At its heart, I think this movie does have a pretty cute story that has a whiff of authenticity to it, but all of that has been steamrolled by a lot of derivative and obnoxious directorial tricks courtesy director Marc Webb, who unsurprisingly has a background in music videos.  It feels almost like the script was given to some sort of mad scientist in the Fox Searchlight labs (we’ll call him a quirkologist), who went through it and decided to add every whimsical “indie” cliché he could think of.  It’s got a non-chronological narrative, a load of pop culture references, an indie rock soundtrack, moments of unexpected animation, and even a god damn spontaneous musical number that’s been added for questionable reasons.  The base story is of course inviting such a treatment in many ways; after all, it’s about a mopey quarter-life crisis guy who seeks happiness via a manic pixie dream girl.  For those who do not know the phrase “manic pixie dreamgirl,” it’s a work coined by critic Nathan Rabin to describe women in films that appear out of nowhere merely to serve the purpose of acting wacky and lifting up the film’s male protagonist.   Zach Braff’s Garden State and Cameron Crowe’s Elizabethtown both did as much with this archetype as was ever needed and this movie seems rather superfluous.  Oh, and don’t get me started on Tom’s magically precocious little sister who gives him love advice.

            Now in spite of my general distaste for this film’s derivative elements and general obnoxiousness, there are aspects to it that were clever.  Earlier I glibly dismissed the film’s non-chronological narrative as one of a list of indie clichés it indulges in, but the truth is that the technique was uses pretty effectively here and if that were the only of those clichés it used I probably wouldn’t have made the complaint.  Also, there are some genuinely funny moments sprinkled throughout the film, I especially liked the film’s customized “the events are fiction” disclaimer at the beginning and the reading of a greeting card that Tom writes while in the midst of depression.  Also, the acting in the film is mostly admirable.  While the film’s main character is a whiney tool, the way Joseph Gordon-Levitt plays him makes him seem a lot more relatable than the character that’s written on the script.  Zooey Deschanel is trying to do something similar, but the script has placed more obstacles in her path than in her co-star’s.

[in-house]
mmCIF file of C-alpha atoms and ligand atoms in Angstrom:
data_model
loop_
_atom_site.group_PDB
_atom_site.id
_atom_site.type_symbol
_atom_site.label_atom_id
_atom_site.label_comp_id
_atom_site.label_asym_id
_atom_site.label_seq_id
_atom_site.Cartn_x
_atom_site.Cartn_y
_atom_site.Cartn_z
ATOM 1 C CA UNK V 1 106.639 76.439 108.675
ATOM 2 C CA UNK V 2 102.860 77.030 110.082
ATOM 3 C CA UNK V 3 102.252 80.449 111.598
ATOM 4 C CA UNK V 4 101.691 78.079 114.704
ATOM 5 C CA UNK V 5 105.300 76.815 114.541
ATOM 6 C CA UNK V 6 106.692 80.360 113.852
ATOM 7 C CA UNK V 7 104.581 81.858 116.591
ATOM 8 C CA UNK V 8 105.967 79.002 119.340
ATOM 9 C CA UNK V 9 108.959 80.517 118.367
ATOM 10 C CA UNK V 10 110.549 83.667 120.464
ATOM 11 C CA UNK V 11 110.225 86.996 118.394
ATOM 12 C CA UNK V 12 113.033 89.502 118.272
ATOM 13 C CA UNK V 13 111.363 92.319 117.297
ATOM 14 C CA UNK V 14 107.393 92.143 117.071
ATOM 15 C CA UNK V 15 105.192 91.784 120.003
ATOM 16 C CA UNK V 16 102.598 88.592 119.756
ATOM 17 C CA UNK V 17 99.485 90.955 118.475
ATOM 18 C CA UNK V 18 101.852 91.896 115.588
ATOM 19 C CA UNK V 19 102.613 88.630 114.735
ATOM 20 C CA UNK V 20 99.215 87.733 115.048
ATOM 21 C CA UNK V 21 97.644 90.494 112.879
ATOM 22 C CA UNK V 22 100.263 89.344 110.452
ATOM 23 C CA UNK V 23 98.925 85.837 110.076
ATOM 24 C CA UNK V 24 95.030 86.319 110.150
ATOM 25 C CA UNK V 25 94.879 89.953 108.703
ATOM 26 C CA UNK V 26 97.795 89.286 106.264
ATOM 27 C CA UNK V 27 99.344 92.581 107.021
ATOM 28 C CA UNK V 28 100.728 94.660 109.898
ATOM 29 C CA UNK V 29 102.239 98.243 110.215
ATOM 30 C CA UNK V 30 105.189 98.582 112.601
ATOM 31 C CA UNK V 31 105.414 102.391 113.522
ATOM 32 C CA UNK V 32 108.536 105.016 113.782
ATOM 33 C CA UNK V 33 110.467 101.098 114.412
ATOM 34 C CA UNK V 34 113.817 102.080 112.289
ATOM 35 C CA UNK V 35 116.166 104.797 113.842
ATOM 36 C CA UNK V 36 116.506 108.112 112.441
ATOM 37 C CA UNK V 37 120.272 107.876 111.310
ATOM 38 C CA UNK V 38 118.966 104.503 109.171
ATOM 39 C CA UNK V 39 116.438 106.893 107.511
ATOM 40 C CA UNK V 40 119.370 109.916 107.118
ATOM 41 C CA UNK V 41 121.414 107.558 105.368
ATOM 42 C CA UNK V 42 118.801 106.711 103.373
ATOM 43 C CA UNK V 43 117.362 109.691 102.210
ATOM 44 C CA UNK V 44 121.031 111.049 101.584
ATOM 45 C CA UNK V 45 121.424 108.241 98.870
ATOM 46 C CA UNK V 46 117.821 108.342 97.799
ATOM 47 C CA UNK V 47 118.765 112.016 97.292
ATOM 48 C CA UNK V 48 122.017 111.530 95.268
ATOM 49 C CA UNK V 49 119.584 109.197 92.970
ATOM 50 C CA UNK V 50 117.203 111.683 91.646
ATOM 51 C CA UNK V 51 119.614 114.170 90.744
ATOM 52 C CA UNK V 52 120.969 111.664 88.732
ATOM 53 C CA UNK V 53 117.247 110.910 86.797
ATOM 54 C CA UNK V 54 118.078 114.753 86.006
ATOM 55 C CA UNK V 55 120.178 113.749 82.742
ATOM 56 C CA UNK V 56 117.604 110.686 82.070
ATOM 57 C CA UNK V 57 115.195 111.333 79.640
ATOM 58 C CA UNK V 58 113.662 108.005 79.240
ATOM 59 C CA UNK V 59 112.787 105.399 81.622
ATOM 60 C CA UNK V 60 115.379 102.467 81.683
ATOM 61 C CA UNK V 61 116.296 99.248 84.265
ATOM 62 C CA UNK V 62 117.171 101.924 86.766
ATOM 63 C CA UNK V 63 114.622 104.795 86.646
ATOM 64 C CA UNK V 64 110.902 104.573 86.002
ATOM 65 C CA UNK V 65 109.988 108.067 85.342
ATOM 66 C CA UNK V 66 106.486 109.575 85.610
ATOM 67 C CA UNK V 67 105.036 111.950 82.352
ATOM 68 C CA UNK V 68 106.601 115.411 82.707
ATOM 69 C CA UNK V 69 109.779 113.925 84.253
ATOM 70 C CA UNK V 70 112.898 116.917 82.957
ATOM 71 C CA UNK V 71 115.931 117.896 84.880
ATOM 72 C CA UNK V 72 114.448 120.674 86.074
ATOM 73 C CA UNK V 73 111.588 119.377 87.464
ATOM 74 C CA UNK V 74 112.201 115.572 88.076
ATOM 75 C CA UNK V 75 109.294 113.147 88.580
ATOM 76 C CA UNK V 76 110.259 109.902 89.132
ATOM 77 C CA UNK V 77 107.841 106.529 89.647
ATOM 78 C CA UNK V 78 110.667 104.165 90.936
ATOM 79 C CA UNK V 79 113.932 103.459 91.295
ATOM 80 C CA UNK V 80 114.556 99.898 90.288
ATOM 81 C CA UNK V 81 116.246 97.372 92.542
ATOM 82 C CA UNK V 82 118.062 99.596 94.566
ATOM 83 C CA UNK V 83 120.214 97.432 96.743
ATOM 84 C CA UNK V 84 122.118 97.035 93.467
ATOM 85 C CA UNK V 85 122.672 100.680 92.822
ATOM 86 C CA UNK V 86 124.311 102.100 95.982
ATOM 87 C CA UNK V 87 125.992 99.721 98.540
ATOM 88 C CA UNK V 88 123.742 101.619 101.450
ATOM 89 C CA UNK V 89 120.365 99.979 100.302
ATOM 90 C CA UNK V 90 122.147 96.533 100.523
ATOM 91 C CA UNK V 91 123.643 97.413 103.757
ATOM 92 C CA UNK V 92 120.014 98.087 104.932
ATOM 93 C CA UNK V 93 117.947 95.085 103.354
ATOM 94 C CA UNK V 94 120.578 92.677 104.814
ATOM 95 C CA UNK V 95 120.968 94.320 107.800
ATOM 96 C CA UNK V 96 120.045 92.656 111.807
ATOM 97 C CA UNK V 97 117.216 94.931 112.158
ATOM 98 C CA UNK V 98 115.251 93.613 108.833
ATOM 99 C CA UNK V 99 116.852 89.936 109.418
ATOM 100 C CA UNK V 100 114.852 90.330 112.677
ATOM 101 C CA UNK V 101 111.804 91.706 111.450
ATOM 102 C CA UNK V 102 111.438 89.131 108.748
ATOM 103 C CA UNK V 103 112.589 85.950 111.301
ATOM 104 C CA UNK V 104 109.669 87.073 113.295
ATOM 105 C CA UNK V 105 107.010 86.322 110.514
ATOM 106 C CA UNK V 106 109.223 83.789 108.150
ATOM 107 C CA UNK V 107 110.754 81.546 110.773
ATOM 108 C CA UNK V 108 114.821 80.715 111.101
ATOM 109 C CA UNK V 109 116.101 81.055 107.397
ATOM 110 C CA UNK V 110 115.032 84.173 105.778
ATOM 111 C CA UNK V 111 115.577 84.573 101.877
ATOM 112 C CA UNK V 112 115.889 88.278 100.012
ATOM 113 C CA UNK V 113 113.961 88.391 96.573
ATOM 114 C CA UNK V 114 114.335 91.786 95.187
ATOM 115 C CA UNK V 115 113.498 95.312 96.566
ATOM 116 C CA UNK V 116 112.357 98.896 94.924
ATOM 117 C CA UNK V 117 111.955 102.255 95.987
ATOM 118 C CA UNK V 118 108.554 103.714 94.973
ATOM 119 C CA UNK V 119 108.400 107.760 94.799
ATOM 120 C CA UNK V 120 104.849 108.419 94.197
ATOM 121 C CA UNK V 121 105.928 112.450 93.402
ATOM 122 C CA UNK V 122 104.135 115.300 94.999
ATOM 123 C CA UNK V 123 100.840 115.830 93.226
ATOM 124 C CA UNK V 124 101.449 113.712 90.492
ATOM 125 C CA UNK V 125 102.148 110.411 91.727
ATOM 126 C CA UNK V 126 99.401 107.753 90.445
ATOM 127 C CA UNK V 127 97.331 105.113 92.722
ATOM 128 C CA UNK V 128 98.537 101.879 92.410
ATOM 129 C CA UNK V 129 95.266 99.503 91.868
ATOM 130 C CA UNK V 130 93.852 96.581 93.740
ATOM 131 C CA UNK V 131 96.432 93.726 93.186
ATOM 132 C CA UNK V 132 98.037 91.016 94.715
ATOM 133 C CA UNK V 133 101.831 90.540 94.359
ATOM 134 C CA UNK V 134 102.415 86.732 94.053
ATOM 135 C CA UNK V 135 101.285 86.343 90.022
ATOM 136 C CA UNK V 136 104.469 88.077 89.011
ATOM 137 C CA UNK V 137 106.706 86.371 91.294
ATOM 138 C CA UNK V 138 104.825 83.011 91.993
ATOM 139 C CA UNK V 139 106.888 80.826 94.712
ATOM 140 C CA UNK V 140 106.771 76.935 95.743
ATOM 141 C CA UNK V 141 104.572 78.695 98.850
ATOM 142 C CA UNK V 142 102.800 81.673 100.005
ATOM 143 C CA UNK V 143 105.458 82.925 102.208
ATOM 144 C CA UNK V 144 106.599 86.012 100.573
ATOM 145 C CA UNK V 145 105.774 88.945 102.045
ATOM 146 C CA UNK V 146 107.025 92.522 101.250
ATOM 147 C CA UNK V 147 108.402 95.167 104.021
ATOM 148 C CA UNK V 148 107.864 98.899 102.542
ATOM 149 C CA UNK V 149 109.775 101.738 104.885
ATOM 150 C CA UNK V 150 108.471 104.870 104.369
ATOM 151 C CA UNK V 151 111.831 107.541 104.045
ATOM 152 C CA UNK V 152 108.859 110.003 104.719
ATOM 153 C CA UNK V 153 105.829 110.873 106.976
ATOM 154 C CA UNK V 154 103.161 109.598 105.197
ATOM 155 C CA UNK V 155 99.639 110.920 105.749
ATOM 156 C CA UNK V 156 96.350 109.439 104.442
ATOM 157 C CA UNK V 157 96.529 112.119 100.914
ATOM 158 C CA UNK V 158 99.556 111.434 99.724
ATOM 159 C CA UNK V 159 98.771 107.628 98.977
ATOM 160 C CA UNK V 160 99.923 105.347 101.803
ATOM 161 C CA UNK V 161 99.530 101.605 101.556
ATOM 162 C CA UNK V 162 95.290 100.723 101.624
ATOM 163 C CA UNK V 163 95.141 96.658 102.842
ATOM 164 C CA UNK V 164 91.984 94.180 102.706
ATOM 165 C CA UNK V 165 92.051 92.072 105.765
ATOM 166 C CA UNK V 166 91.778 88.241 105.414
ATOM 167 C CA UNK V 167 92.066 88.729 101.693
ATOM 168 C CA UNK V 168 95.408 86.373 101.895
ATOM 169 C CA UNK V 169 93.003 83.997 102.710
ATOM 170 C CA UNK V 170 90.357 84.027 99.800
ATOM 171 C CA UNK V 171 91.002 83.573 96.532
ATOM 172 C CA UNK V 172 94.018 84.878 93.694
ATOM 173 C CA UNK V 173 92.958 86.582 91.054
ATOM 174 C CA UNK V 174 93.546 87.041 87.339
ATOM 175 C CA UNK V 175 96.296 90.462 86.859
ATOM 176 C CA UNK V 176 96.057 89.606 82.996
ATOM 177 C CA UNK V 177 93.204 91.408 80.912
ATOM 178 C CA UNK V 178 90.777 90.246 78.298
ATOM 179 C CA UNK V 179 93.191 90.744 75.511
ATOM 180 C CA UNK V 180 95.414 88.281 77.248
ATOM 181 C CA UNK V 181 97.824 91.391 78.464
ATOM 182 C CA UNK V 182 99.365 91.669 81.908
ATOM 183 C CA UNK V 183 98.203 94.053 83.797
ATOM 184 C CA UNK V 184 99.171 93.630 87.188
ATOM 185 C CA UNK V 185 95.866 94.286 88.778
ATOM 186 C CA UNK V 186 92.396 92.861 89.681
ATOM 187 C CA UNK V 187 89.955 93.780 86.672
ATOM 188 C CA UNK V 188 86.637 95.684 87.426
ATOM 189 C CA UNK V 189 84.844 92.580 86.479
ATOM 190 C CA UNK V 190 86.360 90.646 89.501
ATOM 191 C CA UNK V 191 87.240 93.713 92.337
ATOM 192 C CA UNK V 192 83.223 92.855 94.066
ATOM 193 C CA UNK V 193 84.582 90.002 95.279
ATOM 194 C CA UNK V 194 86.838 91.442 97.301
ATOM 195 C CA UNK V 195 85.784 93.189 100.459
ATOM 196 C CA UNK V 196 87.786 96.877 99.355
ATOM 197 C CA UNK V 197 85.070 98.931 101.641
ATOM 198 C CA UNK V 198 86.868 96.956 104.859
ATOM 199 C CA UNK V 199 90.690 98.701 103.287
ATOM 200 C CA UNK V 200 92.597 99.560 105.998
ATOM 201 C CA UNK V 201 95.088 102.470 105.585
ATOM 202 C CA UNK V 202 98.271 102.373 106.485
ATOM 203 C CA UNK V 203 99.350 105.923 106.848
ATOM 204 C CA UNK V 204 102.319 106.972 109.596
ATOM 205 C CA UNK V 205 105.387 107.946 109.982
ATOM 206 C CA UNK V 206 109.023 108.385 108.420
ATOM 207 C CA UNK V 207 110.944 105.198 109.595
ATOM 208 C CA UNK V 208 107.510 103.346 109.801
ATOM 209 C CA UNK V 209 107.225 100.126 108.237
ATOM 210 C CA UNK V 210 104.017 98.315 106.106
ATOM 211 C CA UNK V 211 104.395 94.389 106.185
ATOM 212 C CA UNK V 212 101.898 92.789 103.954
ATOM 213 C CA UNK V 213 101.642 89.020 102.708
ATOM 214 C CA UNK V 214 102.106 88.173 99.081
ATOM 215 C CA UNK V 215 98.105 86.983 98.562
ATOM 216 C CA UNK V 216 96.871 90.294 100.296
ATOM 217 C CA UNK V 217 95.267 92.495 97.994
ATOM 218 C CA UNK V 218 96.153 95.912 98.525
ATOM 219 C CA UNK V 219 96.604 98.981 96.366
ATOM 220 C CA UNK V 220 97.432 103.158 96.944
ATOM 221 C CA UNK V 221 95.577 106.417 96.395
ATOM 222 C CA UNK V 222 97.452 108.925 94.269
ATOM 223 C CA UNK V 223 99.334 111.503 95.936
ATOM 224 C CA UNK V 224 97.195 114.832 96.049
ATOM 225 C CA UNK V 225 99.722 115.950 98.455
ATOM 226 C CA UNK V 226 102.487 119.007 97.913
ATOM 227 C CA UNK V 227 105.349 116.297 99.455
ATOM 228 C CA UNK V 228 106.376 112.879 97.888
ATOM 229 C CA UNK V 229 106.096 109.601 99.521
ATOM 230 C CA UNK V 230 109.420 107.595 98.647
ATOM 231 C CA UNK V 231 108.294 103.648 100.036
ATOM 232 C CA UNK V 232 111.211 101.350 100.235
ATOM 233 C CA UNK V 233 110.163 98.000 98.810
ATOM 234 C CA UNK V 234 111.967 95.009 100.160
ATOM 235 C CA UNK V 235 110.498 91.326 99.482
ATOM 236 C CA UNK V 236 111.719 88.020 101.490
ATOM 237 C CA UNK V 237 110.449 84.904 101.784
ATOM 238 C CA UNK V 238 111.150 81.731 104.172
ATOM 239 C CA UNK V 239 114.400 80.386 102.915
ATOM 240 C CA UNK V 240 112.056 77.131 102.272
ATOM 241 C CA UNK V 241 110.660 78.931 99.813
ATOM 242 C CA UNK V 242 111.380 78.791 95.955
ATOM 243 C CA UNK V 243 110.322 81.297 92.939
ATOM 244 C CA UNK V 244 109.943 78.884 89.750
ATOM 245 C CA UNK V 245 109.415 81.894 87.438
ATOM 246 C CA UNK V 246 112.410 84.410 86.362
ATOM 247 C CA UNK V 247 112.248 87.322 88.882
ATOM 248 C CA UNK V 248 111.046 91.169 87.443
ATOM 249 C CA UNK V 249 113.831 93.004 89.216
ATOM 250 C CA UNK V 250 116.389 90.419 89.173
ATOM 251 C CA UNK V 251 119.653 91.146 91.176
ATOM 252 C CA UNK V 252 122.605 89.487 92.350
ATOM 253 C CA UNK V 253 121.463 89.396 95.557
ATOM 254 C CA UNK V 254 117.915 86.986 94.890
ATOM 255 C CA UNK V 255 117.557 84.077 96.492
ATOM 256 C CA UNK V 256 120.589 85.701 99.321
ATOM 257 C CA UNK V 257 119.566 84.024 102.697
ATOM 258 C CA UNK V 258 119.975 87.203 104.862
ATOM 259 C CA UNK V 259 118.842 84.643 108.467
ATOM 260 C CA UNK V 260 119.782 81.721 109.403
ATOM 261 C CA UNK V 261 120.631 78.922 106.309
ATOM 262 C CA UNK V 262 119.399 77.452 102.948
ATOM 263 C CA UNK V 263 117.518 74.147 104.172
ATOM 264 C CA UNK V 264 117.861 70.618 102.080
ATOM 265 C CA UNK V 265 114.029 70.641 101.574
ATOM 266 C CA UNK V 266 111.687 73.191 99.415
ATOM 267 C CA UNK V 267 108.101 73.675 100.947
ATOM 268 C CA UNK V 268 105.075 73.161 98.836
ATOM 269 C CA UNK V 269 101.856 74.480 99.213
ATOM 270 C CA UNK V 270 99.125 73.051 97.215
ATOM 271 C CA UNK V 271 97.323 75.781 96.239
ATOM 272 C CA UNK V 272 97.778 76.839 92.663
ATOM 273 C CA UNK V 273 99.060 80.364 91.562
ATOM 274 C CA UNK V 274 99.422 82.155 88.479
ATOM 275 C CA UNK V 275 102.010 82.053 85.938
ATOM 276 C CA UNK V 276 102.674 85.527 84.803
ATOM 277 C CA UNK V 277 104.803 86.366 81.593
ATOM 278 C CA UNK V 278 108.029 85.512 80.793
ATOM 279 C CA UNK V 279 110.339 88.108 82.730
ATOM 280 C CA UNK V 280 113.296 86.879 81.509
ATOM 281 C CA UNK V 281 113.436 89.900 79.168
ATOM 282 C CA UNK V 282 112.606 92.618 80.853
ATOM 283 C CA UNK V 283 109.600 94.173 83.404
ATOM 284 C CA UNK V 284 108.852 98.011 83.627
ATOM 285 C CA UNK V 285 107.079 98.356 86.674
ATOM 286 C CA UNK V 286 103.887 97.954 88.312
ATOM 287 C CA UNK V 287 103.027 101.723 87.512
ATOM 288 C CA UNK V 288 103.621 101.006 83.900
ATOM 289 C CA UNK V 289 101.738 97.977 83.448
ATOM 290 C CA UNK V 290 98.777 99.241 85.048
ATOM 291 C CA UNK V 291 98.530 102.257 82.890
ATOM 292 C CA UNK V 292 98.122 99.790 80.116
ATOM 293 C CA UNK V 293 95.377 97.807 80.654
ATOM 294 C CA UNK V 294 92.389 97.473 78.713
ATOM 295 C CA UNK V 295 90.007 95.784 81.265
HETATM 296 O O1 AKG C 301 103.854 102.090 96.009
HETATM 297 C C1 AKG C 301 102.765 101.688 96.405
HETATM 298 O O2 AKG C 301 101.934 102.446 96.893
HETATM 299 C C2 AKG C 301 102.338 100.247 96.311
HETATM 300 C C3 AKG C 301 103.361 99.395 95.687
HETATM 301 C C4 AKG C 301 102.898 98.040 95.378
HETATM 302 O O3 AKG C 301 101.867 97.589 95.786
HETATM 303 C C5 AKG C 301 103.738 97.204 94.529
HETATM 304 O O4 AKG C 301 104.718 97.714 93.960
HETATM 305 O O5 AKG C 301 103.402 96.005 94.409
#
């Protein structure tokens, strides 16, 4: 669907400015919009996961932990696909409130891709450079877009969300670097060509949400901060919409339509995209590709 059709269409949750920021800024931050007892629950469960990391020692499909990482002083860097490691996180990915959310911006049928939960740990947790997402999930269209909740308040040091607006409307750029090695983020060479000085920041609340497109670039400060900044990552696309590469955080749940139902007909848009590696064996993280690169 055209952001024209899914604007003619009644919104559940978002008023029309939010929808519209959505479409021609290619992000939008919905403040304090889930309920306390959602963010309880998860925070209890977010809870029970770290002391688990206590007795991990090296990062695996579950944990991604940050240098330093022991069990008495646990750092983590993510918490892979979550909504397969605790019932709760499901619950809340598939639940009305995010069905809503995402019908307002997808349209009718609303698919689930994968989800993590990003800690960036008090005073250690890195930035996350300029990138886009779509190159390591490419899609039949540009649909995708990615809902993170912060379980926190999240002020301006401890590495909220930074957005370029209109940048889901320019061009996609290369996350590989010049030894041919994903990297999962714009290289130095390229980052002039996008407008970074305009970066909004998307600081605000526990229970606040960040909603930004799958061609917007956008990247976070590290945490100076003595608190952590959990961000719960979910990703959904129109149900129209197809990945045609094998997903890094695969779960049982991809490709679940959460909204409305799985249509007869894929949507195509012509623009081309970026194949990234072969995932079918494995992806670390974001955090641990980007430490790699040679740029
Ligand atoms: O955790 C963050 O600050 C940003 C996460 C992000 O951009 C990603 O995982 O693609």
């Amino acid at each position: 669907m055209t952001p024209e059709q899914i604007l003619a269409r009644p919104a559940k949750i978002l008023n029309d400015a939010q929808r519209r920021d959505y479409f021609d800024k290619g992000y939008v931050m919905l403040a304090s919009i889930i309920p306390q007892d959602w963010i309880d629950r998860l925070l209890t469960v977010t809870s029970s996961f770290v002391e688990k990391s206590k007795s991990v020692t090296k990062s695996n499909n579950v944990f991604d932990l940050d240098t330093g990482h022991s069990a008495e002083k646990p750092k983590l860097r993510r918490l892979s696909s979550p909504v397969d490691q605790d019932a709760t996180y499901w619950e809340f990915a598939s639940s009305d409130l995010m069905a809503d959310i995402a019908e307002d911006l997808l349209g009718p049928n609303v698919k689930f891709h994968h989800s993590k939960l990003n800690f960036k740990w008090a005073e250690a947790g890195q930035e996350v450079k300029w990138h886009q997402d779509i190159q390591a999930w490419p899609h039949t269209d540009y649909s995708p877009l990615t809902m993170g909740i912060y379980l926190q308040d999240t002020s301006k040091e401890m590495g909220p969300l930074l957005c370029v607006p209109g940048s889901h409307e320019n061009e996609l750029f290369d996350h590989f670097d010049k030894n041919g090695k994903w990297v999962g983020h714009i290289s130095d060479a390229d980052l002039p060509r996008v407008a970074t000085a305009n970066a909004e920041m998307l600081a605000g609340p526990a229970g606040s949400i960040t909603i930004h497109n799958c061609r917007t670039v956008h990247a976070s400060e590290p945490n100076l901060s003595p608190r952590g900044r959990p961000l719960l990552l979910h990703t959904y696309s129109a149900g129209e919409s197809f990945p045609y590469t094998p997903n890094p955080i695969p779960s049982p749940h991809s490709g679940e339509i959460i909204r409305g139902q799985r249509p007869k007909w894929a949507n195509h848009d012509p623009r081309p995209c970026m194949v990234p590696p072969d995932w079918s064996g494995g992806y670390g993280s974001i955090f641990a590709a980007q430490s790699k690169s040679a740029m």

When all is said and done, this is a very irritating film.  It’s a romantic comedy that uses hip techniques and references to hide the fact that at its heart it’s just another date movie.  That said, it does at least try to hide this fact, which is more than can be said of the cookie-cutter nonsense like The Proposal which has dominated the genre for the longest time.  As such, it probably is an above average choice if one is looking to take someone of the opposite sex to see something that could be called romantic.  Under all other circumstances I’d advise against seeing it.

** out of Four